Only two of those senators remain in today’s polarized Senate – Sen. Susan Collins (R) of Maine, who cast the deciding vote for Kavanaugh after a long and detailed floor speech explaining her reasoning, and Sen. Lindsey Graham (R) of South Carolina, who gave a fiery defense of Kavanaugh at the final hearing and excoriated Democrats for “the most unethical sham” he’s seen in his years in politics. Senator Graham could become the Judiciary chairman next year, and if that comes about, “I’m going to remember this,” he told the panel.

Some also point to a longer-term possibility to defuse the nomination process – term limits for justices, rather than lifetime appointments, so that each nomination does not seem so earth-shattering. 

“It’s possible. People are getting pretty desperate,” says Carl Tobias, a professor at the University of Richmond School of Law in Virginia. Whether it would require a constitutional amendment is not clear, he says.

Coons has a far easier idea, and a first step.

“The way [to] calm down is by our getting back to work, finding things we can do together, and receding from some of the sharpness of what’s been said,” he told the Monitor.  

He gave an example of that effort in his talk at the Atlantic Festival. When he came back from Senator McCain’s funeral in Phoenix, he reached out to several newer Republican senators with whom he has a shared interest, background, or committee.

“I said, bluntly, ‘I want to come get to know you. I want to come to your state. I want to come to your home. I welcome you to mine. I’d like to go to worship together. I’d like to give a speech together. I’d like to find a way to legislate together.’ Because if there aren’t people I can work with, there is really no point in my being here.”

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4. Independence drive wanes in Quebec, but identity still entangles politics

After 50 years of separatist battles, Quebec finally appears to feel at home in Canada. But there are signs that the identity politics of the past might simply be taking new forms. 

Mark

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There are few regions of the world that have dallied so long and frequently with separatism as Quebec. The Francophone Canadian province has held two referendums on independence, in 1980 and 1995, and its political landscape has been framed by the debate. That’s what makes last week’s provincial election results so novel: Independence was barely a part of the discussion, and the half-century-old champion of independence, the Parti Québécois, didn't even win enough seats to earn official recognition and public funding. But while Quebec’s independence wasn’t a political football, old anxieties over the preservation of language and culture are taking a new shape. François Legault, the leader of the Coalition Avenir Québec party who takes power as premier of Quebec later this month, stirred identity politics during the campaign by tapping into worries about immigration. He promised in his platform to reduce the quota of those coming to the province by 20 percent and said if new immigrants failed to learn French in three years, they would not be allowed to stay. And he warned that if more is not done to integrate immigrants, “our grandchildren will not speak French.”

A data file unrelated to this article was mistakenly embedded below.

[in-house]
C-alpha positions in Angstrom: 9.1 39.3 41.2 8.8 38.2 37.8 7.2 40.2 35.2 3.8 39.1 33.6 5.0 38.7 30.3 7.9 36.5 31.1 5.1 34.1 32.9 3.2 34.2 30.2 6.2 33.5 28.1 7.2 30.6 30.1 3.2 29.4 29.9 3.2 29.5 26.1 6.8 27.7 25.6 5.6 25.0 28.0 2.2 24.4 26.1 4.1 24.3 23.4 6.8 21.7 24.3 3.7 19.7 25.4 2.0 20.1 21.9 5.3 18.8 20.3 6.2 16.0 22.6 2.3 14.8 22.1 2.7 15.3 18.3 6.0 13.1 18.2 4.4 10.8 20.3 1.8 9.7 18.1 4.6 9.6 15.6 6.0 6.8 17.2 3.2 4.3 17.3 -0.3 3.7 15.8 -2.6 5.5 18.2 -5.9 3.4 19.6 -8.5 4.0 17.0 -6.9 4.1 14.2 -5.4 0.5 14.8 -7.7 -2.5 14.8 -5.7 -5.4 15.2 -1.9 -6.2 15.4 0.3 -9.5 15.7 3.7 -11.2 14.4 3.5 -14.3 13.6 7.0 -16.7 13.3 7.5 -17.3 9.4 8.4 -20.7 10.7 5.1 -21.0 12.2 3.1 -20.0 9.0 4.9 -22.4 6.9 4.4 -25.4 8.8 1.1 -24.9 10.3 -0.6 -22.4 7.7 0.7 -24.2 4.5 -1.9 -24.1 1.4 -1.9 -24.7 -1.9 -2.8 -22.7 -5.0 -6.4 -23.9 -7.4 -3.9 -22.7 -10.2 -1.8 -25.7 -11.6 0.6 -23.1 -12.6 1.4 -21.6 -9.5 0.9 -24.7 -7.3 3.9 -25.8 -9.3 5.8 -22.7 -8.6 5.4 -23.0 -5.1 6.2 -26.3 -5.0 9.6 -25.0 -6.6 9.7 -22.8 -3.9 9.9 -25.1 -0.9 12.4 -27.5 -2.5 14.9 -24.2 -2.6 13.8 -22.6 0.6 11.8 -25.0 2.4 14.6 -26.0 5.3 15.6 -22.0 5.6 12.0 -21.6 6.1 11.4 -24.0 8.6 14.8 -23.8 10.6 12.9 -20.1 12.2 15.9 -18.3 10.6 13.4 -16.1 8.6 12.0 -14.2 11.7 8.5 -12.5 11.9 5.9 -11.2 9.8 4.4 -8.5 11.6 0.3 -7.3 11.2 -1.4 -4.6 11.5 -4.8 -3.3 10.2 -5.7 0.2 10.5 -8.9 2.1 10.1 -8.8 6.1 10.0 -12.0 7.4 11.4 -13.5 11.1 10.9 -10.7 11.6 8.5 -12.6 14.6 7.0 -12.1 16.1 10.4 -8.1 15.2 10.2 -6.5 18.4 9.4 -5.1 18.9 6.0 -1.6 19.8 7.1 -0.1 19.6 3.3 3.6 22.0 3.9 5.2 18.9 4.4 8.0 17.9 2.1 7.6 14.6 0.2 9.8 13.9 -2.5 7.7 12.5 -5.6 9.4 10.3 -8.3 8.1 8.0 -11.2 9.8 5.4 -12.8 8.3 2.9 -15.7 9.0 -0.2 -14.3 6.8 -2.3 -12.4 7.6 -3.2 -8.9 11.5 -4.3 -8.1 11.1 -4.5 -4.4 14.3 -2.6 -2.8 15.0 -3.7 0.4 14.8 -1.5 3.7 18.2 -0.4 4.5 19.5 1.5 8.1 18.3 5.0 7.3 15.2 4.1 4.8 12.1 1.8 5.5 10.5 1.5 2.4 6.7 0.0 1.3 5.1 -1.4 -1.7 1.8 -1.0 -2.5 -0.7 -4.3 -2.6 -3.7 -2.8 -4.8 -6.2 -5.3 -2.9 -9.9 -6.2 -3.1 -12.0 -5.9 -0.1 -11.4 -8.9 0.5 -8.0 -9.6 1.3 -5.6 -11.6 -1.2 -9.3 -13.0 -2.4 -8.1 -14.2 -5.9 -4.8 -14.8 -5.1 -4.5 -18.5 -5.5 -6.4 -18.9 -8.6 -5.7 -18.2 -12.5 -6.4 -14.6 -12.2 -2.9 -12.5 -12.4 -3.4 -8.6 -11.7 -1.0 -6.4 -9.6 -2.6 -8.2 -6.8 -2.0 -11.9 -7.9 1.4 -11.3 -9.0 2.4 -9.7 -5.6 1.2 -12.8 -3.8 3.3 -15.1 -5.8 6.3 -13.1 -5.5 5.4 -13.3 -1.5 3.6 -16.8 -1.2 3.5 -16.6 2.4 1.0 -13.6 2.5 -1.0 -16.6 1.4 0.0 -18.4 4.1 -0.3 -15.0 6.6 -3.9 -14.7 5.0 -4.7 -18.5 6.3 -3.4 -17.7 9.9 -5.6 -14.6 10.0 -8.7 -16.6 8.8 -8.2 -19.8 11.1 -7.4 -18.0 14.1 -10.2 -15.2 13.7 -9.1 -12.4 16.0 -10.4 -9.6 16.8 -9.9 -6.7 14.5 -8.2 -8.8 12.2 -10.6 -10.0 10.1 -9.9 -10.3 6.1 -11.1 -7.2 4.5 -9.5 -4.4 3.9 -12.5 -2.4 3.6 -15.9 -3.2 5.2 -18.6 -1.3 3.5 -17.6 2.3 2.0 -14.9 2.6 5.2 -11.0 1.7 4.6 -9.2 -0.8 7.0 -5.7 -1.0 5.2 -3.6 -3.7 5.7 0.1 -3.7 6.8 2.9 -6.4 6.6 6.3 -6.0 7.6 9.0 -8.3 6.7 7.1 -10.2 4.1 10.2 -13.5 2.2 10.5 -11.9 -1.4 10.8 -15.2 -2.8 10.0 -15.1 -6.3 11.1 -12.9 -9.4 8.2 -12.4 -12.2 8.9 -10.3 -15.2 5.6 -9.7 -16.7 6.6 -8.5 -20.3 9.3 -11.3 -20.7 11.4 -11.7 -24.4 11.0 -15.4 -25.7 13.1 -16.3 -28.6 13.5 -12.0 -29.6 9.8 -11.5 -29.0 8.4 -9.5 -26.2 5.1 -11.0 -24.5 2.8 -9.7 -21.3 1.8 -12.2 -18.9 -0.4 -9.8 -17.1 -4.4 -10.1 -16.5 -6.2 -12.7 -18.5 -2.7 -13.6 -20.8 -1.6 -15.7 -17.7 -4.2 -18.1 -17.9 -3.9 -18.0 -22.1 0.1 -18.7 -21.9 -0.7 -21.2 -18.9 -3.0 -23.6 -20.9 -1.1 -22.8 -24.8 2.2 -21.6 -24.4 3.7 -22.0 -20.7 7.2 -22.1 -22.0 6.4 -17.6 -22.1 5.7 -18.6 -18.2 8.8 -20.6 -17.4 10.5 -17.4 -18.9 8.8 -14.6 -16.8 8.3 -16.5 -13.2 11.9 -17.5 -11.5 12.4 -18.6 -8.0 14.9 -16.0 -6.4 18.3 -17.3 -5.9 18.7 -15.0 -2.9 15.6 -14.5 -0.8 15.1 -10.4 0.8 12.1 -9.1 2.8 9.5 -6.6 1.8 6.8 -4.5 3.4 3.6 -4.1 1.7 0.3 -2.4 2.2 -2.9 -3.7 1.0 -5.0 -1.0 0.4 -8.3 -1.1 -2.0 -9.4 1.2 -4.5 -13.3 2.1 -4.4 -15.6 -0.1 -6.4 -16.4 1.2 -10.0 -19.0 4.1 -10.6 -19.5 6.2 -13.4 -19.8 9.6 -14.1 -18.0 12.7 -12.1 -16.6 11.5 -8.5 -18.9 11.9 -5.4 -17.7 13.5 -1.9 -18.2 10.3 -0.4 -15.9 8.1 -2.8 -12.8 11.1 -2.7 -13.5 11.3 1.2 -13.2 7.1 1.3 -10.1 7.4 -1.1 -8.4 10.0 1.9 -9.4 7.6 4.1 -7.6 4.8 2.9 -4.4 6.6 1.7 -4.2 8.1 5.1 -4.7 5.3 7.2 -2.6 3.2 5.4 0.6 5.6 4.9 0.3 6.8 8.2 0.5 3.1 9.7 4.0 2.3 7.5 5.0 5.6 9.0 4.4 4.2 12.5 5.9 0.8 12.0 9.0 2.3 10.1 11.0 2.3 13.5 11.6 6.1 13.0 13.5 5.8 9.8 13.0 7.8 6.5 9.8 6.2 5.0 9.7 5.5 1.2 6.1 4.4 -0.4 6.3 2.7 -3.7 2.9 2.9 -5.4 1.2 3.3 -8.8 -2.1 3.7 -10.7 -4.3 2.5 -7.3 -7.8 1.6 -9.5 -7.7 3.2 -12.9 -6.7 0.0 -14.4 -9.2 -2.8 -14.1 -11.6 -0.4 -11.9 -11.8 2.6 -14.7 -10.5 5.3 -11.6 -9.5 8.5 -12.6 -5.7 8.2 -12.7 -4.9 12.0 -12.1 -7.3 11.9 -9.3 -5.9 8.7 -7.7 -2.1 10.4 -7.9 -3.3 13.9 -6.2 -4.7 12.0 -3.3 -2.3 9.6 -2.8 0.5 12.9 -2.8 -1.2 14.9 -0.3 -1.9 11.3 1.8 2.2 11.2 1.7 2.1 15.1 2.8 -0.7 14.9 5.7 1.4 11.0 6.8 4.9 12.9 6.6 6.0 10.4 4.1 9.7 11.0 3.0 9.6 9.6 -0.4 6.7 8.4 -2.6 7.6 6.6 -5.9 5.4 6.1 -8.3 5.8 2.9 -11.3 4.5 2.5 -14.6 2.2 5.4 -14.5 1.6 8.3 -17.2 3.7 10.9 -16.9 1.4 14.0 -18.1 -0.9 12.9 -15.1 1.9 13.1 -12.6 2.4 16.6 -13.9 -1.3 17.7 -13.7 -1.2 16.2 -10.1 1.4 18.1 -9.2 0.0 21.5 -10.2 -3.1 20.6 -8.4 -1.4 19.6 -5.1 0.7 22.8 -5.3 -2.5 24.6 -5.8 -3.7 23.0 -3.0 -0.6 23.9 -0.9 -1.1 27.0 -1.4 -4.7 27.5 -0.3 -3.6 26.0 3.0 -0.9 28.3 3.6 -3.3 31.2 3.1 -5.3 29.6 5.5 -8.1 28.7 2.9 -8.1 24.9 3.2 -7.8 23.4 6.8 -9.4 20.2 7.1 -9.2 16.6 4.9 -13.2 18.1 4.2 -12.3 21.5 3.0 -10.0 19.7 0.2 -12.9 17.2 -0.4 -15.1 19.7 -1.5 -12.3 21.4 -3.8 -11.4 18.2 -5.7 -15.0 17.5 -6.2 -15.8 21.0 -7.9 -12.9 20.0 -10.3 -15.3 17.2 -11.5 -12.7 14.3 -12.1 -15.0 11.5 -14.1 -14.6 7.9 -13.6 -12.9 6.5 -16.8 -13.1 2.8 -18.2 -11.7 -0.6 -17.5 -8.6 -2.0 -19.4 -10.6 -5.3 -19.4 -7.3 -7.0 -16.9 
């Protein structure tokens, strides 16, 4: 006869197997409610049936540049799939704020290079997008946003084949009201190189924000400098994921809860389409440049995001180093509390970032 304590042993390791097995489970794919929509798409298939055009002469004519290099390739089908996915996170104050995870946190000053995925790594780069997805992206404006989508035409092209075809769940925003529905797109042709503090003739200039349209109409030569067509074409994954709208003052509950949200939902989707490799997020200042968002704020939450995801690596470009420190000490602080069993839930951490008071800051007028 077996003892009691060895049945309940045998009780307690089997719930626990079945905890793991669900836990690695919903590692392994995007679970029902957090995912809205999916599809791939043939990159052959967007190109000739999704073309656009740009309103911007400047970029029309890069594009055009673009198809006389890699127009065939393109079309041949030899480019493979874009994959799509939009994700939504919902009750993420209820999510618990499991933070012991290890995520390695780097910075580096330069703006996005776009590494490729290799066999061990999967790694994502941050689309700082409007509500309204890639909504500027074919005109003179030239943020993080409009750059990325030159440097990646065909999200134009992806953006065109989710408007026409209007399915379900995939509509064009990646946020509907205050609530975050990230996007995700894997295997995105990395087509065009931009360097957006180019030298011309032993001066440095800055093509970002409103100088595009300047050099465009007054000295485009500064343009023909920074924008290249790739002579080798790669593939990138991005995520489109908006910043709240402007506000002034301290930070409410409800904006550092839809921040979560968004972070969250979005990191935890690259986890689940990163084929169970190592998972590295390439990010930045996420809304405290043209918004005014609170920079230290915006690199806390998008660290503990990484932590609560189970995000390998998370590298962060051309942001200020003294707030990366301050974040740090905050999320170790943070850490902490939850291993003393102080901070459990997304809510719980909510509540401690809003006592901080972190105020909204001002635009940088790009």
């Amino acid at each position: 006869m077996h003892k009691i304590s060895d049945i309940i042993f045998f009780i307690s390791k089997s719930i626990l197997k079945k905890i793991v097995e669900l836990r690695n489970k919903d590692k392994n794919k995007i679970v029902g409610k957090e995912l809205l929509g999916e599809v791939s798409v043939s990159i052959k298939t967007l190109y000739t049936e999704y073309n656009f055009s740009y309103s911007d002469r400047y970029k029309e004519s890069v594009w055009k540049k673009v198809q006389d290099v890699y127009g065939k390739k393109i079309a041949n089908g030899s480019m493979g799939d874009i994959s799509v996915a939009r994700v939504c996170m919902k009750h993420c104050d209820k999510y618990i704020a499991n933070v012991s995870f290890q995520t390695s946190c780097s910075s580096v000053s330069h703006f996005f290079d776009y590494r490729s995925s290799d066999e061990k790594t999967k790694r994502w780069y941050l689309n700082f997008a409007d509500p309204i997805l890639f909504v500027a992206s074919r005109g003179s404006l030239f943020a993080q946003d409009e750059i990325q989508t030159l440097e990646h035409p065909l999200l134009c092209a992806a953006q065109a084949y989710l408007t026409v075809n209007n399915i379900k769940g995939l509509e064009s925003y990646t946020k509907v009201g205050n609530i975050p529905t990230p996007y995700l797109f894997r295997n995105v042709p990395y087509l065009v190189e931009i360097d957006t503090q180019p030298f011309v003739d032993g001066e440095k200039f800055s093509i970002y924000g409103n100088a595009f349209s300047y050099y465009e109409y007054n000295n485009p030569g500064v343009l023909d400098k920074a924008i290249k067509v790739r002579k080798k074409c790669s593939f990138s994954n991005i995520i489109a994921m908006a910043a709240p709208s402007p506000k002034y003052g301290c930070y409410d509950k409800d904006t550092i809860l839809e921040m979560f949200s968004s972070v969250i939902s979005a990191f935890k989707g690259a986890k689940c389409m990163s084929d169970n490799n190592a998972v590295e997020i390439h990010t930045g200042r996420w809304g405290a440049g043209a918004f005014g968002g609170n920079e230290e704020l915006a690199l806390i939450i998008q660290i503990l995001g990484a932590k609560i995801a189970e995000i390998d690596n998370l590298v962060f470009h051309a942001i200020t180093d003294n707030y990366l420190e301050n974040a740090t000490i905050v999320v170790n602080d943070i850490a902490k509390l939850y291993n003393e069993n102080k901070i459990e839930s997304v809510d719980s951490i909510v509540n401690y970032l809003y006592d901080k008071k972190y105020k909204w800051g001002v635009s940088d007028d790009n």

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Independence drive wanes in Quebec, but identity still entangles politics

It has been one of the world’s legendary separatist strongholds. Yet in provincial elections in Quebec this month, notions of an independent nation from Canada barely registered here – for the first time in two generations.

In fact, the Parti Québécois (PQ), founded 50 years ago this week to advocate for sovereignty, scored so badly that it lost official party status and the public funding that goes with it.

“Today many Quebecers set aside a debate that divided us for 50 years,” said François Legault, the Coalition Avenir Québec leader who takes power as premier of Quebec later this month. His upstart party’s victory not only upended decades of two-party dominance in Quebec, but also the binary “yes” or “no” choice that the sovereignty debate perpetuated.

Now, old anxieties over the preservation of language and culture are taking a new shape.

While other independence movements rumble from Catalonia to Flanders, Quebec’s election was seen as pushback against separatist reflexes. Yet Mr. Legault stirred identity politics nonetheless. Among his more controversial promises were to mandate that immigrants take a French and values test, and that public service employees in positions of authority forgo wearing religious symbols.

The election and its results show that while Quebecers may feel settled about their place in Canada, unease around migration – and what that means for their culture – have surfaced. “A lot of that anxiety has been channeled to the immigration issue,” says Jack Jedwab, president of the Association for Canadian Studies in Montreal, “because there's a sense that immigrants are not sufficiently adopting the French language.” He says that perception is mistaken, according to official statistics.

Legault, an ex-separatist from the PQ and former airline executive, made clear he would never hold a referendum on sovereignty while in office, reflecting the political mood in Quebec.

Independence, which failed in two referendums in 1980 and 1995, doesn’t carry the urgency it once did for many voters. Valérie-Anne Mahéo, a guest researcher in the political science department at the University of Montreal, says Millennials in particular, who grew up speaking different languages and meeting people from around the world, don’t see it as a path forward.